Yet she'd accepted, and not just because it had been easier to say yes than to explain why she was saying no. A small part of her, the daring part, actually wanted to go back to the Planet and see what it was like now; get back amongst familiar things. It was, after all, a place she'd once loved to be.

"Great! Call my secretary and let her know when you're free," he replied. "In the meantime, tell Clark I hope he feels better real soon."

Again, that note of irritation in his voice. Was this another problem of Clark's — a poor relationship with his boss? She'd ask him about it when he was feeling better, perhaps. "I will. Thanks."

She bid him goodbye and returned the receiver shakily to its cradle. Wow. She'd done it. She'd spoken to the Daily Planet — the editor, no less — and accepted an invitation to visit. Was there no end to her daring?


She tip-toed into Clark's bedroom, feeling massively as if she was intruding on his privacy. He'd drawn the curtain, so it took her eyes a moment or two to adjust to the dim lighting. When they did, she noted with approval that the room was like the rest of the apartment — hard surfaces softened by rugs and soft furnishings. A bit like the man himself — a core of inner strength wrapped up in a kind heart and a generous nature.

He was curled up on his side under the bedclothes, his hair tousled, his face pale and looking just a little naked without his glasses. She couldn't get over the difference from the person she'd got to know over the past couple of months. Unlike the dependable, self-assured man who'd been her protector through so many gruelling therapy sessions, this Clark was vulnerable. He had flaws. He made mistakes. He had hang-ups and he got sick.

Amazingly, she had more in common with Clark Kent than she had ever imagined.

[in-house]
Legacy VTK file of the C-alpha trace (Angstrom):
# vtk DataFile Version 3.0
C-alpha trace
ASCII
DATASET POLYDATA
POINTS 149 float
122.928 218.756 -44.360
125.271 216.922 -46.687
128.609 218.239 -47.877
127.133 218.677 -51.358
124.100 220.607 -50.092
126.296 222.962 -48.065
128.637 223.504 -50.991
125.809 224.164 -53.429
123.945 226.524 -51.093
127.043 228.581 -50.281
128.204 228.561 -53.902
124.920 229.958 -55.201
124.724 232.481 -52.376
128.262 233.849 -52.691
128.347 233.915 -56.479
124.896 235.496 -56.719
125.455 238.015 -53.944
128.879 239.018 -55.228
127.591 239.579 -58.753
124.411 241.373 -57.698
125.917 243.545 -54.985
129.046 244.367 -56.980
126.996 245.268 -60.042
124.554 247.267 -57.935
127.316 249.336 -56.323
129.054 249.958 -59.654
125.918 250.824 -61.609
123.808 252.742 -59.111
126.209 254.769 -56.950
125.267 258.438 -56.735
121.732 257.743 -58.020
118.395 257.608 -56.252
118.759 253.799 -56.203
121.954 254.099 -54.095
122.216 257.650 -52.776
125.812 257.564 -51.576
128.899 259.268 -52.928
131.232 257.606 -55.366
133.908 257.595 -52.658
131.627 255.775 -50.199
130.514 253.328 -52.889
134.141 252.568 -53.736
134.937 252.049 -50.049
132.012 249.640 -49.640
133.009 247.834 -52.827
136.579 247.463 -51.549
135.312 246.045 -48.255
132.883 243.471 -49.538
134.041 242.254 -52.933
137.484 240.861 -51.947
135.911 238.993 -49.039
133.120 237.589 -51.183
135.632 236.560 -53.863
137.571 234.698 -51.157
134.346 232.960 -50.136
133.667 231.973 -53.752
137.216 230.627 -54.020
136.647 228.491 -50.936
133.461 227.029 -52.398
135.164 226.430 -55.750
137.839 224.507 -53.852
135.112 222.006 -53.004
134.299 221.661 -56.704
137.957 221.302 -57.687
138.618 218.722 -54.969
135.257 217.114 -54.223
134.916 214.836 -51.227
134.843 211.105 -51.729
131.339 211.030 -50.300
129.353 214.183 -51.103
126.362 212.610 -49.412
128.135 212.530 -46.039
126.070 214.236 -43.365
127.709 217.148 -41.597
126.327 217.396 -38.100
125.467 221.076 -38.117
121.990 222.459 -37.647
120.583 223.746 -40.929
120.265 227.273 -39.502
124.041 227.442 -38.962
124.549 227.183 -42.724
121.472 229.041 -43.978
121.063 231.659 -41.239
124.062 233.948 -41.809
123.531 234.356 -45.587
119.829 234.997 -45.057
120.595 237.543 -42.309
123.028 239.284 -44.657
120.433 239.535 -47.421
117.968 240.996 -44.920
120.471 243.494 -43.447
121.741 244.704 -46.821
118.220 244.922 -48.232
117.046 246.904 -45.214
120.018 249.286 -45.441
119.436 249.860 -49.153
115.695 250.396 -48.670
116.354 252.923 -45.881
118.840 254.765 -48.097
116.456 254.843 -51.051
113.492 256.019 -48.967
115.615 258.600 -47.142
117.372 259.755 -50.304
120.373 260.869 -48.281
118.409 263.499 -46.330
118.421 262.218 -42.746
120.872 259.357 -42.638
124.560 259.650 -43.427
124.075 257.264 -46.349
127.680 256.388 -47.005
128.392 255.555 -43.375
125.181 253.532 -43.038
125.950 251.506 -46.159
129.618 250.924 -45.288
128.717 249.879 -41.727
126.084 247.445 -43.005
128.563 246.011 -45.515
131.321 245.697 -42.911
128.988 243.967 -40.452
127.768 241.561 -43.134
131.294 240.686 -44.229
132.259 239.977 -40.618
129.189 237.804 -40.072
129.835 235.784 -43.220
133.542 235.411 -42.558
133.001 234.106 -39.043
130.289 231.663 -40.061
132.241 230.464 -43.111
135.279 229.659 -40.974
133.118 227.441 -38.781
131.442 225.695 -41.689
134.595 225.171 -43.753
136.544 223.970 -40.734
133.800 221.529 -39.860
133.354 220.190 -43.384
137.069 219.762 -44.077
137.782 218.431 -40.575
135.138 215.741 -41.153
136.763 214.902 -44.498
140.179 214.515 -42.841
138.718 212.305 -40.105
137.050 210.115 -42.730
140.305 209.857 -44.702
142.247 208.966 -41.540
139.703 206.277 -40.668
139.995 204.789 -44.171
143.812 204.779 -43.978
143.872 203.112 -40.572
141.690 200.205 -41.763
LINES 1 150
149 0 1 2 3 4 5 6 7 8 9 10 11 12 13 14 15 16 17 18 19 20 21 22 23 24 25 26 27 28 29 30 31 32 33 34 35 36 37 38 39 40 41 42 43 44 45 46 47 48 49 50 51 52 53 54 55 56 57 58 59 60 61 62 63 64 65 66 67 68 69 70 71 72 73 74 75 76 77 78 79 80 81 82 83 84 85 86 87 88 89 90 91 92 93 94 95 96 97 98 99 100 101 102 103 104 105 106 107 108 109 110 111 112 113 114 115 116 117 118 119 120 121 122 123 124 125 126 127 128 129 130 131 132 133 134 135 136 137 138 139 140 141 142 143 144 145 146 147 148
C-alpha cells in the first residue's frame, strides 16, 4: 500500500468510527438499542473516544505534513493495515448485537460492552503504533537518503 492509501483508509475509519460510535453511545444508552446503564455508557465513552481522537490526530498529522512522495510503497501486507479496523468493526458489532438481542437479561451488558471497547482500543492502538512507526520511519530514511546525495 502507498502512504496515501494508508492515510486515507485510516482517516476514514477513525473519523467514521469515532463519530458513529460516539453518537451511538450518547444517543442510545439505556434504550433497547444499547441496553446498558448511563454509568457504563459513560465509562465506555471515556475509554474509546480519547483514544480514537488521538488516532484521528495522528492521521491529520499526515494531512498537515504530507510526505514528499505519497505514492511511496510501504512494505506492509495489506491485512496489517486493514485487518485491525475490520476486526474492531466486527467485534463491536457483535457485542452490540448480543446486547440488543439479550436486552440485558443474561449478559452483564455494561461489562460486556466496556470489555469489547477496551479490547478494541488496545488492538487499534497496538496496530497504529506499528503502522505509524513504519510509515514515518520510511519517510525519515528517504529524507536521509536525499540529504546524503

When he'd seemed so perfect and self-assured, she'd been just a little in awe of him. And then, when she'd learned that he was Superman, he'd seemed even more perfect. In fact, she'd considered herself fortunate to receive so much attention from such an important man, but his status had thrown into sharp relief even more so the differences between them: she was a floundering crazy woman, he was a confident superhero. Luckily, he was always very approachable and informal, so she never felt awkward around him, but nevertheless, she'd concluded that she could never look on him as more than a very friendly care worker.

Which had been difficult to accept, because she liked him. Liked him a lot. He'd become her friend — her only friend.

As she watched him, he huddled further into his bedclothes, hunching the coverlet higher up over his shoulders. Was he warm enough? George's brief instructions — delivered laconically with a fatherly pat on her shoulder — had been to ensure that he was rested, that he was warm, and that he took in plenty of fluids. So perhaps she should hunt around for extra blankets in case he needed them.

She tip-toed back out of his bedroom, pleased that she'd found a task with which to make herself useful.